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Northern Ireland Environment Link Logo
 

News

 

Events

 

May 2018 right left

 
01

Community Places Free Planning Advice

Wednesday 2nd May
Community Places, 2 Downshire Place, Belfast BT2 7JQ
Free

03
04
05

Dry Stone Walling

Sunday 6th May
Mourne Mountains
Free

07

Belfast Roadshow on Sustainable Development Goals

Tuesday 8th May
Herbert Smith Freehills LLP, 3 Cromac Quay, Ormeau Gasworks, Belfast BT7 2JD
Free

Sustainable NI Carbon Management Training

Wednesday 9th May
Parliament Buildings, Belfast
See above

10
11

An Evening Walk in Spring

Saturday 12th May
Belfast Area
Free

Guided bluebell walk at Prehen Wood

Sunday 13th May
Prehen Wood, Derry~Londonderry
Free

14
15
16
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18

Bluebell Stroll with the Ranger

Saturday 19th May
Murlough NNR
No Charge, Donations Welcome

Glenoe Geology Walk

Saturday 19th May
Glenoe Waterfall
No Charge, Donations Welcome

Gilford Castle, Gilford Village, Co Armagh – Historic Garden Restoration

Sunday 20th May
Gilford Castle, Gilford Village, Co–Armagh
Free

21
22

Carbon Management Course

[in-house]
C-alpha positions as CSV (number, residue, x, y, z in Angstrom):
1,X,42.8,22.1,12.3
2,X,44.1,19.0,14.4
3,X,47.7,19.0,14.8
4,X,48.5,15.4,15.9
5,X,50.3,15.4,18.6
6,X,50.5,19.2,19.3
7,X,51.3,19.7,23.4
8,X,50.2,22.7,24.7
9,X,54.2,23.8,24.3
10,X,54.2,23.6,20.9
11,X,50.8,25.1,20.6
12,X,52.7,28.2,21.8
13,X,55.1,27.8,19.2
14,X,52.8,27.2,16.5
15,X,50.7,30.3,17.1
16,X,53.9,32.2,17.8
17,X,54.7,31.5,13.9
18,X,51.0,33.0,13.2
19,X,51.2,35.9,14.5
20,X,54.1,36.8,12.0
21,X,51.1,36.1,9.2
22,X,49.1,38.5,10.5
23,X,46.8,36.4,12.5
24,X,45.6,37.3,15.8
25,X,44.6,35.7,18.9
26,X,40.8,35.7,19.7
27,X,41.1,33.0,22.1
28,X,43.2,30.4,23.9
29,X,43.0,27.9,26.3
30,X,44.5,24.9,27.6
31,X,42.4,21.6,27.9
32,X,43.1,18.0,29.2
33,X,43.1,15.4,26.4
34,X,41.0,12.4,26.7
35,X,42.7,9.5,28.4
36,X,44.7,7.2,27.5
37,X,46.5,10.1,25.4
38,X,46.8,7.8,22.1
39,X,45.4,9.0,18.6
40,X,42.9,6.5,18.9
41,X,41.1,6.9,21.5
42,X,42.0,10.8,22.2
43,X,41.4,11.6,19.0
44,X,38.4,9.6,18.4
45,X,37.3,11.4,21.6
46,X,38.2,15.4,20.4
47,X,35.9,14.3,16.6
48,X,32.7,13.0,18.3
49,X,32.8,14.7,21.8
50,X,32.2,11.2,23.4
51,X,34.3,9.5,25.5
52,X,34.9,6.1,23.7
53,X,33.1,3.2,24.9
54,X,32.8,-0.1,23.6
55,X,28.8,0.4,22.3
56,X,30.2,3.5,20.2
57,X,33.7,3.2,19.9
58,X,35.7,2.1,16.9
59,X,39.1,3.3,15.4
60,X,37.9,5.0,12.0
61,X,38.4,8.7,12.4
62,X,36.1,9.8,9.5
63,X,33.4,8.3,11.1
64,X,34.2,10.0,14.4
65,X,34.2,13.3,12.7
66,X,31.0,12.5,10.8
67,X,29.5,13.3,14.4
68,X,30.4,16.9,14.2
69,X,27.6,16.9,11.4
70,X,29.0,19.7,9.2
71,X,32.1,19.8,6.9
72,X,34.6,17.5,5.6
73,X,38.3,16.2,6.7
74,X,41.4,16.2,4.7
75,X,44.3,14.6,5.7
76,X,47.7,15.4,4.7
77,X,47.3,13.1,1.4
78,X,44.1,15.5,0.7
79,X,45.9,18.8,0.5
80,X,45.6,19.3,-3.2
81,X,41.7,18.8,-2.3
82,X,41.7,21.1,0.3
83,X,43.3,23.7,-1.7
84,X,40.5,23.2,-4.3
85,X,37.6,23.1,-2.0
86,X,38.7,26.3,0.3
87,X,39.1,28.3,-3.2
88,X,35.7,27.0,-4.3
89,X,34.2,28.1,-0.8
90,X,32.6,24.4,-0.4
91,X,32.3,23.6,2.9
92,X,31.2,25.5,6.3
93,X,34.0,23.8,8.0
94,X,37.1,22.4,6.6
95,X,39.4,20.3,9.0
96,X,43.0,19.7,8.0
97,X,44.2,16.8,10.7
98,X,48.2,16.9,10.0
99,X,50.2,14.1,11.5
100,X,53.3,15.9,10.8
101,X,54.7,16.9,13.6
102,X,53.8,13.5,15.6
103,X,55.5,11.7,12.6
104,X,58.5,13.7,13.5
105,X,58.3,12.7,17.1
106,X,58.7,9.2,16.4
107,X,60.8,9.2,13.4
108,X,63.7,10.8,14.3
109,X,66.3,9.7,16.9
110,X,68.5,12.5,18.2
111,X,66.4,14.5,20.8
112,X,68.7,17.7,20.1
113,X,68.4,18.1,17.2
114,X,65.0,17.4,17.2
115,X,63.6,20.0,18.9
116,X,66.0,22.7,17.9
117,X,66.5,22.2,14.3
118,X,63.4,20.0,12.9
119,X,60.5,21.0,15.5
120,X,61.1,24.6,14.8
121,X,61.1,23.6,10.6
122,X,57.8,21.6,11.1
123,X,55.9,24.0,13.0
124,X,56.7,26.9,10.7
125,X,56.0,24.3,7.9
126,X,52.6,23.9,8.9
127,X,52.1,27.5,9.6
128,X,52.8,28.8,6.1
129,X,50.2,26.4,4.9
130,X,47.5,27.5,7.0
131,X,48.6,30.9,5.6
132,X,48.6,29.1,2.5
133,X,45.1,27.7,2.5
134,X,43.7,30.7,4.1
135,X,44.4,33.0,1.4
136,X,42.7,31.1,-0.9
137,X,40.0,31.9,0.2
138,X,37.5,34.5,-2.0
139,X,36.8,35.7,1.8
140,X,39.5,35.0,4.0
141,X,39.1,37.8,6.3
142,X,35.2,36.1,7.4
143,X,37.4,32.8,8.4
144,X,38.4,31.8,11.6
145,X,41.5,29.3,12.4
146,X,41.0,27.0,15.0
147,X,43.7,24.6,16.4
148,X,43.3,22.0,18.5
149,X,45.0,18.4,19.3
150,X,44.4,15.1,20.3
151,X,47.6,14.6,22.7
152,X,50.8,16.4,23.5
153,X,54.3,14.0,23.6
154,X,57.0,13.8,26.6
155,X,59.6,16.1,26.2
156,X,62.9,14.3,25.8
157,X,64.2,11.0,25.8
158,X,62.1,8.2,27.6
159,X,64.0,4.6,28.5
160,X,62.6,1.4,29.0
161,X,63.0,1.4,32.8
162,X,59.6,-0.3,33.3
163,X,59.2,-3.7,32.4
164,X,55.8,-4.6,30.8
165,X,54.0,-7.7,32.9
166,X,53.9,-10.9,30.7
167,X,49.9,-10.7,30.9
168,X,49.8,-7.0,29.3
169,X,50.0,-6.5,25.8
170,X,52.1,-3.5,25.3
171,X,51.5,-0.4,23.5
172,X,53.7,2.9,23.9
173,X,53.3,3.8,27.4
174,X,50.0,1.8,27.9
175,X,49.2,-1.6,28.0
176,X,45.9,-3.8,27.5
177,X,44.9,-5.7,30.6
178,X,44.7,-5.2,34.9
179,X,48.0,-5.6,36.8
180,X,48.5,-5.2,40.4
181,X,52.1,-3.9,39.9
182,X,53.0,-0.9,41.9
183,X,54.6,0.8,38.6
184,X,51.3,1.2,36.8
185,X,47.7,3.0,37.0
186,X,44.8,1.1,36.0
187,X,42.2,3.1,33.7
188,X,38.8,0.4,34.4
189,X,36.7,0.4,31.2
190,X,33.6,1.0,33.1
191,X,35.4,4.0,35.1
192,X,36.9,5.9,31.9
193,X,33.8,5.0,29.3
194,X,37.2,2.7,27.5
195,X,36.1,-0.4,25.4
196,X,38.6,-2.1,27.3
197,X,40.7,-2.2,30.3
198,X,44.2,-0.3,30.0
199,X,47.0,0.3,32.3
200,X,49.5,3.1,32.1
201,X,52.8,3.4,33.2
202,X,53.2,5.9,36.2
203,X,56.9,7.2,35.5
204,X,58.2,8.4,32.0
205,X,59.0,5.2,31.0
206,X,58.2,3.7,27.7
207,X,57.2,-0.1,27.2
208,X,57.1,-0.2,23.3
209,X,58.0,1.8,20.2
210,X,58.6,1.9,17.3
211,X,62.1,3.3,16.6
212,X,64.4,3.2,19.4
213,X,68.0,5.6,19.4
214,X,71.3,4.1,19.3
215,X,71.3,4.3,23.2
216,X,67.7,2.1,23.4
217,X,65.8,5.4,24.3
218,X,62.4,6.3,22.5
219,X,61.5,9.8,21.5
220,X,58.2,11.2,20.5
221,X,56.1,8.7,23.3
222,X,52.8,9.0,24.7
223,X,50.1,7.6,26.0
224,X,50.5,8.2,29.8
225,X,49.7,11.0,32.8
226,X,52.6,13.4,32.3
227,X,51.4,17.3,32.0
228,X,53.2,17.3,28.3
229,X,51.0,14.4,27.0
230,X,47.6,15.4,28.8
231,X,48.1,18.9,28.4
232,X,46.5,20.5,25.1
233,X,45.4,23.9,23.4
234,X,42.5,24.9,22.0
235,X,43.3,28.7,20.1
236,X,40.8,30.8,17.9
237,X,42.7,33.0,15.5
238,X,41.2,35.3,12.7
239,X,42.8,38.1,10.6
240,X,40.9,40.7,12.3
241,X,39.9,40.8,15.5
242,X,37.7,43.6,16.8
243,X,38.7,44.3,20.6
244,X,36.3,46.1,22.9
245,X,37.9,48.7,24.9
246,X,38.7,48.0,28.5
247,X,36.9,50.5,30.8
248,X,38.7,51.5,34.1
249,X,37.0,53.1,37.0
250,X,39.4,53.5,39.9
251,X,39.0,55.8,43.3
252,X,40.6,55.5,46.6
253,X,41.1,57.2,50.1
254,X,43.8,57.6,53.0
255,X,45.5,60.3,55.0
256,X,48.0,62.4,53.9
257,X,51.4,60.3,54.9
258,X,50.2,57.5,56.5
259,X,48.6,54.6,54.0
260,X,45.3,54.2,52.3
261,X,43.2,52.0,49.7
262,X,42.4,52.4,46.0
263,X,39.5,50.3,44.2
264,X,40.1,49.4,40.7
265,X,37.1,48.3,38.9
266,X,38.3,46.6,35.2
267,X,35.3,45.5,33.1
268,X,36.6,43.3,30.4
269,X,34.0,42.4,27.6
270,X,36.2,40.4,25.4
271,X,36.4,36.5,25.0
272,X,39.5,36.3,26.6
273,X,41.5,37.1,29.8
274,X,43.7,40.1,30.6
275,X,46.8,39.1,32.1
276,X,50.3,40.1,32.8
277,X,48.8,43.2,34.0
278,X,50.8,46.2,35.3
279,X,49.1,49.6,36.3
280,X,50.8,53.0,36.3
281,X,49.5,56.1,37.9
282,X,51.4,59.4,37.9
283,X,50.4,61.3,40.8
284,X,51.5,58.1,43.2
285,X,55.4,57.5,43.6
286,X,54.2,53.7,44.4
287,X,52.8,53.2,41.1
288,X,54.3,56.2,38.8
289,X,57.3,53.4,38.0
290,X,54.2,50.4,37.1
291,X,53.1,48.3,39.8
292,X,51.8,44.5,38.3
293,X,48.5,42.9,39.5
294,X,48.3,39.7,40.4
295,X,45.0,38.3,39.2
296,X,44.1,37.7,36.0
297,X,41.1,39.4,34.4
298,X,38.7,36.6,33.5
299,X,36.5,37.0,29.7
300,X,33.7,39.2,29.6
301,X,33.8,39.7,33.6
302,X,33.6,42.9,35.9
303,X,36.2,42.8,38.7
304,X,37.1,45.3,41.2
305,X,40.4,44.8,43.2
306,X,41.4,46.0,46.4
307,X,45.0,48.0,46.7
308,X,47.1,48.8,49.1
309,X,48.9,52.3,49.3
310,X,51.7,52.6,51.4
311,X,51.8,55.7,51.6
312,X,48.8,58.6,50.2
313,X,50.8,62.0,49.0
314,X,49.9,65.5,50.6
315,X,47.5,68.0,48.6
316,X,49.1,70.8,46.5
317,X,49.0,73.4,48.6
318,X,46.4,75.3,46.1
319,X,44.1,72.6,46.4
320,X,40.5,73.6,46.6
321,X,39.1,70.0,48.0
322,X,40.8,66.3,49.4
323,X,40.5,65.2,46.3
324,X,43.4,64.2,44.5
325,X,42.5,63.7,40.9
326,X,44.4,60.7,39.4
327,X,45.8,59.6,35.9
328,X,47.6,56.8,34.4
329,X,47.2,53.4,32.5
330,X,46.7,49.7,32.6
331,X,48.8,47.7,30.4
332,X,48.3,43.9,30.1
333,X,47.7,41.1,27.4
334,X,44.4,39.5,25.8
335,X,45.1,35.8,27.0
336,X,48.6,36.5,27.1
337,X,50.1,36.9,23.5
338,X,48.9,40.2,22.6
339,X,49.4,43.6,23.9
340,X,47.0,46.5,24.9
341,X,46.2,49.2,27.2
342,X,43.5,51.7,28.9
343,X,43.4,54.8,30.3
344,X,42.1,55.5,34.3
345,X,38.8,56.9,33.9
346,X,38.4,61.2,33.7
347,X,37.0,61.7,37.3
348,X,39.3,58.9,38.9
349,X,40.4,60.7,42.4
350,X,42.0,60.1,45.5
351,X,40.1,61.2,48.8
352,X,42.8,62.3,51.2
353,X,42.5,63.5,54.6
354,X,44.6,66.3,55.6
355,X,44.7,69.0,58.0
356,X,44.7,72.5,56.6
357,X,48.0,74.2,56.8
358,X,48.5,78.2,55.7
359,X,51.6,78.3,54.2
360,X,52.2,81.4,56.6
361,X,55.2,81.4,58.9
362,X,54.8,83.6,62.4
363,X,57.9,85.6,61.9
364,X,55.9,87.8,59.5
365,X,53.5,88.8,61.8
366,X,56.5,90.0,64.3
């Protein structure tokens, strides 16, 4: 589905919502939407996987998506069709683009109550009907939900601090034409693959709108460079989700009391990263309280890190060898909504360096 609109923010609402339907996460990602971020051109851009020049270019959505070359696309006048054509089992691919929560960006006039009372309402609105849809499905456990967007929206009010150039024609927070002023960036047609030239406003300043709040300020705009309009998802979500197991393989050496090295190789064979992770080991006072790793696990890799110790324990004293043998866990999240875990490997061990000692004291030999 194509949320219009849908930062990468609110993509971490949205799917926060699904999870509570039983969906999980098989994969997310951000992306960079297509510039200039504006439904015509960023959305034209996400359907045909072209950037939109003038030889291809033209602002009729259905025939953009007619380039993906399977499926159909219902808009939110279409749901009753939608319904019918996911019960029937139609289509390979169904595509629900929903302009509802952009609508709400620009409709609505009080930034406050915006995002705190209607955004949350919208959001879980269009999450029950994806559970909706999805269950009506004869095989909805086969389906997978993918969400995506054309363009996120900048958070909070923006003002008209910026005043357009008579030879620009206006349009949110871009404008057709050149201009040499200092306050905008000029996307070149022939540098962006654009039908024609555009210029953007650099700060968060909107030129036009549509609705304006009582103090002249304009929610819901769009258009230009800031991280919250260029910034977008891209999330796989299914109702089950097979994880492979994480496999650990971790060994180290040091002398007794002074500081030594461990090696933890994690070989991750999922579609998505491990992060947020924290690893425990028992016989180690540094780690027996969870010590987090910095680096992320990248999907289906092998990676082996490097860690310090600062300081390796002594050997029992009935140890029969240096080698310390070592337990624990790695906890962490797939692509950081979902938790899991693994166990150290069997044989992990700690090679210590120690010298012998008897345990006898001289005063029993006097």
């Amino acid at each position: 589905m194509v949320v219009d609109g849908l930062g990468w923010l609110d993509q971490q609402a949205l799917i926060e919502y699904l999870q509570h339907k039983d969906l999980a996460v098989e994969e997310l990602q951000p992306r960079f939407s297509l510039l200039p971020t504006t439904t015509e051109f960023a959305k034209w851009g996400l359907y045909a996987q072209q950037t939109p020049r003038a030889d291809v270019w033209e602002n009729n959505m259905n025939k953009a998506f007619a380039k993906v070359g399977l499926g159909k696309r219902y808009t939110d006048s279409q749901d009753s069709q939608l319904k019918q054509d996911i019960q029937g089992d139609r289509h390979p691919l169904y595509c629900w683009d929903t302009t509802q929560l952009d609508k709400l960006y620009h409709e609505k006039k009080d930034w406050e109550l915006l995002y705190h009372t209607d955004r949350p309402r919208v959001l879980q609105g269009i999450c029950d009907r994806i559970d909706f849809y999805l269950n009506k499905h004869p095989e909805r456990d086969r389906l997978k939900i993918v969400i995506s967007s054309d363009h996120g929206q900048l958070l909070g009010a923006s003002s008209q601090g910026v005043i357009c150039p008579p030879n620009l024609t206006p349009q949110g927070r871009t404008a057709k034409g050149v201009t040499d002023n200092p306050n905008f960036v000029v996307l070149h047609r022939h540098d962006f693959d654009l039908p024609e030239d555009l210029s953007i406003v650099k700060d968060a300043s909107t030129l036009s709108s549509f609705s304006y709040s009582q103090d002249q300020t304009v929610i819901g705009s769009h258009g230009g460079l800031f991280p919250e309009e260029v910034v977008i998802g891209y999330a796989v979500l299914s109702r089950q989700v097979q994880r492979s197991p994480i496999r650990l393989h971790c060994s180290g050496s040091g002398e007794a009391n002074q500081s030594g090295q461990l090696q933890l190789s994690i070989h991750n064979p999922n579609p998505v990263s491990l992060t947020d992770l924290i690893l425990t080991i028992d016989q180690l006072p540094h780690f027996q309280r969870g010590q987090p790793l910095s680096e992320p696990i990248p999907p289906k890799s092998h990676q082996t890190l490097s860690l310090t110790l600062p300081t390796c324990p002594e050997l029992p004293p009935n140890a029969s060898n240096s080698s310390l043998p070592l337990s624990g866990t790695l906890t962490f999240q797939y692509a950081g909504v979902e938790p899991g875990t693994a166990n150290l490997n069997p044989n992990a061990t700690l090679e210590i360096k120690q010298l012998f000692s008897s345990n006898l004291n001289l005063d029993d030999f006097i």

Wednesday 23rd May
Inspire Business Park, Newtownards
£225 (No VAT to pay)

24
25
26

Country Fair

Sunday 27th May
Florence Court
Normal Admission Members Free

Jazz in the Garden at Mount Stewart

Sunday 27th May
Mount Stewart
Normal Admission Members Free

Cruise the Lough

Monday 28th May
Crom
Adult £4, Child £2

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NIEL Recommendations for Ecosystem services

  • The Northern Ireland NEA should inform policy across all government departments to ensure long–term sustainable management of ecosystems and delivery of their services
  • A fully integrated cross–departmental and inter–sectoral approach is needed to align policy and ensure value of ecosystems services is reflected in decision making
  • Greater understanding of ecosystem services is required at public and political levels
  • Further research on the value of ecosystem services in the UK, in particular the Northern Ireland context, to establish financial values for service delivery, is required
  • Effective ecosystem management at appropriate spatial scales – the island of Ireland, as a bio–geographical unit, should be considered as a whole for ecosystem management
  • Carbon management should be seen as an important part of management for multiple service delivery
  • The full value of sequestration in existing habitats must be factored into carbon and greenhouse gas budgets and targets and given weight when making decisions on land management regimes
  • A network of ecologically coherent sites should form a core for integrated management within the wider environment, delivering ecosystem services and minimising environmental degradation
  • Payments for Ecosystem Services (PES) should be seen as a key way forward in encouraging land management for the delivery of ecosystem services
  • Future scenarios should be used to encourage decision makers to think about the long–term implications of land management decisions for ecosystem health and service delivery